Our city has a number of fantastic black owned restaurants that you can support. Here’s a list of my personal favorites! All of these venues currently have take-out options.
This plant-based restaurant in Takoma Park serves its food buffet-style, which is the perfect format for sampling multiple items. From BBQ tofu to cheesy squash to drumettes to battered cauliflower, you really can’t go wrong with anything you order. The one item you can’t skip: their famous mac n cheese. Creamy, rich and decadent, it is hands down the best mac n cheese in town. I sometimes get it as an entrée and a side…seriously.
This Jamaican spot is smack in the middle of Georgia Ave., and happens to have some of the best Jamaican food in town. It’s also entirely vegan! I highly recommend the curry chickpeas and the curry “chicken.” The chickpeas come smothered in a earthy, fragrant curry sauce and served with brown rice and a crunchy purple cabbage sauce. The curry “chicken” has a similar sauce, but with a spicy veggie cutlet instead of chickpeas. The jerk chicken is spicier and features a traditional jerk sauce. Get some of their plantain crisps on the side and one of their fresh smoothies to wash it all down.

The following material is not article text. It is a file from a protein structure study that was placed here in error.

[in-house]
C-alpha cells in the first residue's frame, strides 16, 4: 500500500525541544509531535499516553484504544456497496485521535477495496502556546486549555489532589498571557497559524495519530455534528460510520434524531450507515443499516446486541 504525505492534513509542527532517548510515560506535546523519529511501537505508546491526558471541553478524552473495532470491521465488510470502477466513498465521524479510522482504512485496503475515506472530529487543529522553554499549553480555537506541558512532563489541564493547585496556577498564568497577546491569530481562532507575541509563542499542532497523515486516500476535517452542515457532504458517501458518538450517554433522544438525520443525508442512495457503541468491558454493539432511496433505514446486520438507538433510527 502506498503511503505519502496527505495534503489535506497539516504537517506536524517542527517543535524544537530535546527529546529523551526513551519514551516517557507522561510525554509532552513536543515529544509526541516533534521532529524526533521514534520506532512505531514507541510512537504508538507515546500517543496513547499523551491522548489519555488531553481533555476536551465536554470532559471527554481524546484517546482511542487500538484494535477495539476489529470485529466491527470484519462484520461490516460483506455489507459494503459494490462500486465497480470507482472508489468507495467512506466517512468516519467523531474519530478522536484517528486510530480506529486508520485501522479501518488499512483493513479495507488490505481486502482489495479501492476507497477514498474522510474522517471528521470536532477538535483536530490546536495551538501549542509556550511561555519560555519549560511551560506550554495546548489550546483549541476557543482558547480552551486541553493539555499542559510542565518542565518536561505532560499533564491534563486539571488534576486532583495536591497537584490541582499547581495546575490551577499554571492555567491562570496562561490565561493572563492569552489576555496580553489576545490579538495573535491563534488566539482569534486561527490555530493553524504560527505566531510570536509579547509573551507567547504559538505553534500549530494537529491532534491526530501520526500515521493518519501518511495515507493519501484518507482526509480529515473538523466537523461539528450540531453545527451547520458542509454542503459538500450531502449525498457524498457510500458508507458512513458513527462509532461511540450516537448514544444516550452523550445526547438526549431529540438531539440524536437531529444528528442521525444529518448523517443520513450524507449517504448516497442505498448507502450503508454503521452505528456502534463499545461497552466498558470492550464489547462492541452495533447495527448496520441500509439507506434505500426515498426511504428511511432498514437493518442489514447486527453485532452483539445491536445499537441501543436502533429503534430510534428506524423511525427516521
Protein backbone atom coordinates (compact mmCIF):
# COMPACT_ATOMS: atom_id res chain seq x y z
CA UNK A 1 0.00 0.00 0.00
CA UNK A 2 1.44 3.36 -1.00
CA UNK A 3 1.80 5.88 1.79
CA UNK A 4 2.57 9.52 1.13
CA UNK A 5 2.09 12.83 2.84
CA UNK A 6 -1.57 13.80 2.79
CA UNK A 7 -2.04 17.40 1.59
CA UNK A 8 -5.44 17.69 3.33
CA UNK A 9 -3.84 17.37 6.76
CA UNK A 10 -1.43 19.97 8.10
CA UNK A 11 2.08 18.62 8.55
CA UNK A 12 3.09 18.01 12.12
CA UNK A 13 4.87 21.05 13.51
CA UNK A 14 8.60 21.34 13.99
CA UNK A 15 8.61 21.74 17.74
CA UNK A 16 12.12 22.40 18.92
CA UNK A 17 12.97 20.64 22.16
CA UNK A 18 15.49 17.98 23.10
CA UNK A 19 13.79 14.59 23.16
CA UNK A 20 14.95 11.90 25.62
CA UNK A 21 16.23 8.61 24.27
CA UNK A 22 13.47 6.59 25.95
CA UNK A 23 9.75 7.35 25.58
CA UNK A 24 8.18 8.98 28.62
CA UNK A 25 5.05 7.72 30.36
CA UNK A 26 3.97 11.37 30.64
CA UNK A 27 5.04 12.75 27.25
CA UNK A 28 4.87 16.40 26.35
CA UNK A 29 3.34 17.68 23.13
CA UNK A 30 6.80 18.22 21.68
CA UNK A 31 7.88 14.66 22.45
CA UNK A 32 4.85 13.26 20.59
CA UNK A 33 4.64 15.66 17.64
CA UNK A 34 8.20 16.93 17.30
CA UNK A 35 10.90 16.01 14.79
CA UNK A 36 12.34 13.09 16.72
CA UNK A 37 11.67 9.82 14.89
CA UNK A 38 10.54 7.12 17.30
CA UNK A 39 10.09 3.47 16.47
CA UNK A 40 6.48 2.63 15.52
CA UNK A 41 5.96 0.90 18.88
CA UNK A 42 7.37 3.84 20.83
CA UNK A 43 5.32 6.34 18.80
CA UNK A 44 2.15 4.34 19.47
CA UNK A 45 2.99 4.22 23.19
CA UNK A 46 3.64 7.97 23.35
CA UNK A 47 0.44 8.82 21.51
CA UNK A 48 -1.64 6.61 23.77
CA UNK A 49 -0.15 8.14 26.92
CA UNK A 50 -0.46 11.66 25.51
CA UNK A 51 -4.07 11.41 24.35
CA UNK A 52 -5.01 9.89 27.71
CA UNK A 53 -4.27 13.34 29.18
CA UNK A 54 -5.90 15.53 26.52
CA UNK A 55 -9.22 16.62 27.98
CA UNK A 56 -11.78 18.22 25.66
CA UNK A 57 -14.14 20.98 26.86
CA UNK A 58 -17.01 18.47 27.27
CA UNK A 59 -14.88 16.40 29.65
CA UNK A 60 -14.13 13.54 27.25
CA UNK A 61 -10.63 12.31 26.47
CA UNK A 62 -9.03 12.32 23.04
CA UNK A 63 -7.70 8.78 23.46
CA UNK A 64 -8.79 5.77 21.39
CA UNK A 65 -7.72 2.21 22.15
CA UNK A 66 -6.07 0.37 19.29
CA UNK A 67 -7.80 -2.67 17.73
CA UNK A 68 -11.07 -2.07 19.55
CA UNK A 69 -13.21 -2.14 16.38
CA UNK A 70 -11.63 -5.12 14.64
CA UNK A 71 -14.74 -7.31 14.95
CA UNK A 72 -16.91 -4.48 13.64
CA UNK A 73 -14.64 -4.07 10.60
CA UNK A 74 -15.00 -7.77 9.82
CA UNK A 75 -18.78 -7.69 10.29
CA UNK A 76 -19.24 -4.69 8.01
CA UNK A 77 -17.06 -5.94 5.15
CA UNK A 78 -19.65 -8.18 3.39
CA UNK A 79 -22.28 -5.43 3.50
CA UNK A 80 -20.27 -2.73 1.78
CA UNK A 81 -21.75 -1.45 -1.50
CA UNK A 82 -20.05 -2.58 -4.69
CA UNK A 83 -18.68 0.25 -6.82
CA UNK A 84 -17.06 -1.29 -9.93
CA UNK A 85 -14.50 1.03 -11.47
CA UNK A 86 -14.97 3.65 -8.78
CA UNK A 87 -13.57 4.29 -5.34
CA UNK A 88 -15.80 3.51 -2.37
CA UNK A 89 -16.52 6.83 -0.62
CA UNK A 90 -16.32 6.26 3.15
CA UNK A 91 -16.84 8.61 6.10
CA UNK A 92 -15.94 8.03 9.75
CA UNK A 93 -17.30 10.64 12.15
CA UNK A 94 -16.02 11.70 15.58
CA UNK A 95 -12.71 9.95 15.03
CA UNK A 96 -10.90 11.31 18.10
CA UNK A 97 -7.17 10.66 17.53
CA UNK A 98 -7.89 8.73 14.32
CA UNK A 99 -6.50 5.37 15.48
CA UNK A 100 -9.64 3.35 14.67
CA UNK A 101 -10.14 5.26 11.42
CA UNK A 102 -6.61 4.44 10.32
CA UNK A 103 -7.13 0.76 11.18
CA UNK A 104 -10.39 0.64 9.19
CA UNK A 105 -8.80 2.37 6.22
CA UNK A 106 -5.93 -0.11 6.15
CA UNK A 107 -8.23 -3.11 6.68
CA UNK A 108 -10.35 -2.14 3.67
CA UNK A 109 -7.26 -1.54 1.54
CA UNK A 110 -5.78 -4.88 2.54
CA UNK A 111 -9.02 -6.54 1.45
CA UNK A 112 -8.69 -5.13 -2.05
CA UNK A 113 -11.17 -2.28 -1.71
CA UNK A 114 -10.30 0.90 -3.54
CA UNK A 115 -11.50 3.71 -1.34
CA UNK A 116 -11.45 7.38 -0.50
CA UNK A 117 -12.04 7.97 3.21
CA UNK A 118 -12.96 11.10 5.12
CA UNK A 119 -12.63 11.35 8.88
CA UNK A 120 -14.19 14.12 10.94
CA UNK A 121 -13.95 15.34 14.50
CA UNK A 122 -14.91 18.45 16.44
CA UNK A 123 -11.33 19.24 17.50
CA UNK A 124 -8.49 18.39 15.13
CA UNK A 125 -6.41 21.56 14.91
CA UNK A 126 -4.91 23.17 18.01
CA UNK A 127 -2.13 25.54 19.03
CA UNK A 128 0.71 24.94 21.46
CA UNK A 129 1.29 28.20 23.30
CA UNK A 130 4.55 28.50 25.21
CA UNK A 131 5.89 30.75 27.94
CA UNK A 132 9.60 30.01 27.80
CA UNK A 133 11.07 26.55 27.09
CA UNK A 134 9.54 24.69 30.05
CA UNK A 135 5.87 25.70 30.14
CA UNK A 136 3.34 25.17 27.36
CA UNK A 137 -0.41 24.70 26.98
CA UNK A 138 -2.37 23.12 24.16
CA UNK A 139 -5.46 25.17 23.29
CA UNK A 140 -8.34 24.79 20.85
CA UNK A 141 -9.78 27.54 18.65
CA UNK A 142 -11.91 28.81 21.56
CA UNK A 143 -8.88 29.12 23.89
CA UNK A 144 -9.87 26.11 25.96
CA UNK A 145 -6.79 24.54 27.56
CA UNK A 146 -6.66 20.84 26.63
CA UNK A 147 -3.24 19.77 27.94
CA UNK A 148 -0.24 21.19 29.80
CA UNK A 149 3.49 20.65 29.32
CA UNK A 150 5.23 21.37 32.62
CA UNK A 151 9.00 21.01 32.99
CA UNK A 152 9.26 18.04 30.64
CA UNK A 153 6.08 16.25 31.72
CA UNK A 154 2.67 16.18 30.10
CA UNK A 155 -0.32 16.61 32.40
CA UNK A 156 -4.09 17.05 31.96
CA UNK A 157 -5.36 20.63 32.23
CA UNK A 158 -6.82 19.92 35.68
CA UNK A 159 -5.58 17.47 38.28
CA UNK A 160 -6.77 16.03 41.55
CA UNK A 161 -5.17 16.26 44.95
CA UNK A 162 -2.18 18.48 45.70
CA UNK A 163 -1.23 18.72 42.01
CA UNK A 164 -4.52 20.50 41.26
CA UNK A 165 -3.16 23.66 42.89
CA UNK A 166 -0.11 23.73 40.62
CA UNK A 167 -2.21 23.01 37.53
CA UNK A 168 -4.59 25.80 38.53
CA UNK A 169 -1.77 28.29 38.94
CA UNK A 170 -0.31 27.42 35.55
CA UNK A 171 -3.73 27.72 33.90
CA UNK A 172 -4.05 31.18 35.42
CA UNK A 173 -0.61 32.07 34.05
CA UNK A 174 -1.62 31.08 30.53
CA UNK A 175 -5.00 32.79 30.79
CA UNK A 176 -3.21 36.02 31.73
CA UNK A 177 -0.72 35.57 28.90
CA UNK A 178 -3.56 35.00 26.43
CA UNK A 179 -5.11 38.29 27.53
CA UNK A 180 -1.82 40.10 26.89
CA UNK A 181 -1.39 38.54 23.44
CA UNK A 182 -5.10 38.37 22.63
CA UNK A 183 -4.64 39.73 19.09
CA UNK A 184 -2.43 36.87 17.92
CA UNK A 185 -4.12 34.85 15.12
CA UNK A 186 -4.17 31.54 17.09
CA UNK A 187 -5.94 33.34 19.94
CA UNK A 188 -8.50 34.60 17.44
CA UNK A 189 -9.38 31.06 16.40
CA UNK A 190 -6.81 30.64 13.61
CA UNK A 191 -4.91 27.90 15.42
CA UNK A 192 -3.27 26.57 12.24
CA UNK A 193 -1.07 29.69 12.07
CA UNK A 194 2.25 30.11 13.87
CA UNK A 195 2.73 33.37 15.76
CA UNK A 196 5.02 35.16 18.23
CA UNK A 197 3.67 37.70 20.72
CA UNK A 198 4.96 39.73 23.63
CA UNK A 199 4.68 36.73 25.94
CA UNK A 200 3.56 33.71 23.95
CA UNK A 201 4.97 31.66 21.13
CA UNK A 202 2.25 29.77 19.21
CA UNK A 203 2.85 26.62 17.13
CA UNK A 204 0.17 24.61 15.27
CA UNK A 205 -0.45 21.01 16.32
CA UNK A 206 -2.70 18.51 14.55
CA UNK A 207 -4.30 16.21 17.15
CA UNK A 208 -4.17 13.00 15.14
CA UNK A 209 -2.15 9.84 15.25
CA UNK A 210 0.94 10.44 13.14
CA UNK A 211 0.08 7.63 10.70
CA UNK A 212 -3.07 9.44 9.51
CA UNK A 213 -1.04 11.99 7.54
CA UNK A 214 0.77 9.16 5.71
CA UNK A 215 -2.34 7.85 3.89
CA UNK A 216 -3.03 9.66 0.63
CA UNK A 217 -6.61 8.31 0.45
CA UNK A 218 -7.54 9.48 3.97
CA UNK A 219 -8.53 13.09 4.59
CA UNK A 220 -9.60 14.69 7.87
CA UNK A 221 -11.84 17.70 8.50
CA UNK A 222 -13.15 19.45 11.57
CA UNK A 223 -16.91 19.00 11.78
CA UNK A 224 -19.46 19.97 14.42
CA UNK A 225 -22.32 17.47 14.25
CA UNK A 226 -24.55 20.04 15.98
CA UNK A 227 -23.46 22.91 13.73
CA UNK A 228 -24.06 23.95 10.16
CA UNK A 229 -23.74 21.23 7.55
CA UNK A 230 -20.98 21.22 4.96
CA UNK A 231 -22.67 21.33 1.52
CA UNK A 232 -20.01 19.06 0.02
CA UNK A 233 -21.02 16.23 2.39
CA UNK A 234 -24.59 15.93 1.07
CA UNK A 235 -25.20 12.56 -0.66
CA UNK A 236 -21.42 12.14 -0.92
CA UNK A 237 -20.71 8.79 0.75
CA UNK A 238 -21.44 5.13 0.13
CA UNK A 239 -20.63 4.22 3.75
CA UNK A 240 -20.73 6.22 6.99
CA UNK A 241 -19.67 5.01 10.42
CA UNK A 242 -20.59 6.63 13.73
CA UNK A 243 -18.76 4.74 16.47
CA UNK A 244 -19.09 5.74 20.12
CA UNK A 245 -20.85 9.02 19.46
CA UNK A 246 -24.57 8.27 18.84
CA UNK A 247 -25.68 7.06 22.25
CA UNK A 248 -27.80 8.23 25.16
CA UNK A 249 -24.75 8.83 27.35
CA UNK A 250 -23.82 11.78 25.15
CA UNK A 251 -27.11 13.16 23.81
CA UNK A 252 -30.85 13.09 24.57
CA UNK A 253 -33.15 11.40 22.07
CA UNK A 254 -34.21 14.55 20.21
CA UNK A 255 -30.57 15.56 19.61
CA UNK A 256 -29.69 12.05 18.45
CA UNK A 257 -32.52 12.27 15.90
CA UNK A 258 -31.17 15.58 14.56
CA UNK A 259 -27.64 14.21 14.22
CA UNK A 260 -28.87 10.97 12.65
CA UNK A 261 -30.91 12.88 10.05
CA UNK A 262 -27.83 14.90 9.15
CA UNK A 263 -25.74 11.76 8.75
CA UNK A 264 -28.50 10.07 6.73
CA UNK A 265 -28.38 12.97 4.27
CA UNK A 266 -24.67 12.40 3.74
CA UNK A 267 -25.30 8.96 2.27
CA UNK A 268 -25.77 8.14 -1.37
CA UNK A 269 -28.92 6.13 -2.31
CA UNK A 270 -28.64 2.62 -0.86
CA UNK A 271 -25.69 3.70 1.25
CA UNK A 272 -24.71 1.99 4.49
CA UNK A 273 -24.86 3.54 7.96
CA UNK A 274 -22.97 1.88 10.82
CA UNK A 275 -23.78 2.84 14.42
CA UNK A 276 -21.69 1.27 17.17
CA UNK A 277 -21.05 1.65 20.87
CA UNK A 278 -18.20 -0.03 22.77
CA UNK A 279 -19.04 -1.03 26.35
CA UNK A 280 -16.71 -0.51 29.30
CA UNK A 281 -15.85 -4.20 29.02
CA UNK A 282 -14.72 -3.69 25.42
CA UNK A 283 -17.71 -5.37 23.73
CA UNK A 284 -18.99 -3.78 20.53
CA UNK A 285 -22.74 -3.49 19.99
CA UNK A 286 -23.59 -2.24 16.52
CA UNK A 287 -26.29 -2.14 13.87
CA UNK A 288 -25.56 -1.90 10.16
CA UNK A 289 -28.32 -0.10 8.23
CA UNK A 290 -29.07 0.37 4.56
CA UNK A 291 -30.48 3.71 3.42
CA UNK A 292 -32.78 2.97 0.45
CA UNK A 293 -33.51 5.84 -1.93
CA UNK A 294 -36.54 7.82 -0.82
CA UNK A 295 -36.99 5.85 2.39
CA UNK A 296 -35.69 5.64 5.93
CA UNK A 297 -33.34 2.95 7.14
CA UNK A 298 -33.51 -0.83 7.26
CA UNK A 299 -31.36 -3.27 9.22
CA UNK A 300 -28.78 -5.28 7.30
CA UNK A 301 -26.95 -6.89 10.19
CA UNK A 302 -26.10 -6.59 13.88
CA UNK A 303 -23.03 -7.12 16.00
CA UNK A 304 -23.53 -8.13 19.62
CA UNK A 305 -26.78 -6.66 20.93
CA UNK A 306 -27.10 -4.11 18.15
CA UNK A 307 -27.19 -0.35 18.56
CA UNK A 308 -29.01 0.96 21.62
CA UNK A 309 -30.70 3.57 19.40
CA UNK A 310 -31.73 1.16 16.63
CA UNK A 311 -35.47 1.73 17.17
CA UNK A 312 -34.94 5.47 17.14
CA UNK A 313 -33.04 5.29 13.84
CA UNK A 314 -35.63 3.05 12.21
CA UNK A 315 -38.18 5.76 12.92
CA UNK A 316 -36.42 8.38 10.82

Flaky biscuits, cajun fried “chicken” and BBQ “ribs” are just a few of the mouth-watering items at this plant-based soul food cafe. With unique vegetarian items like lemon shrimp and jerk chicken, you will have to visit multiple times to sample all the enticing items. Don’t skip the sides – potato salad, yams, and coleslaw are fresh, creamy and essential.
The food at Mansa Kunda is whirlwind of flavor. Dishes like peanut butter chu, which is a peanut infused stew, are nutty, creamy, rich and savory all at once. Jollof rice is earthy and warm, bursting with the essence of tomatoes, onions, garlic and chilies. Crunchy black eyed pea fritters called akara are crispy and addictive, while fried plantains bring a sweet element to your meal. The menu is extensive; there are a variety of stews and rice dishes, as well as soups and grilled items. The stews can be made with tofu, so vegans and vegetarians are well taken care of.
D.C. has no shortage of Ethiopian restaurants, but I am impartial to Abol which has a cozy and homey feel to it. It’s a small space, but filled with the scent of freshly made injera, cooked lentils, frying onions, and berbere spice. Their sambusa are the crunchiest in town, the yellow lentils are oh so silky and dreamy, cooked cabbage is crunchy and light, and the fresh tomato salad is bright and bold. It’s a win all around.
For the best macarons in town, look no further than this Capitol Hill spot. Flavor options change with the season, but can include lavender, guava, green tea, sweet potato pecan, and creola cacao. (You can start drooling now). They also have cupcakes (vegan and non-vegan!), eclairs, shortbread and madeleines. I am partial to the macarons but if you really can’t choose, get one of their famous macaron topped cupcakes – the best of both worlds.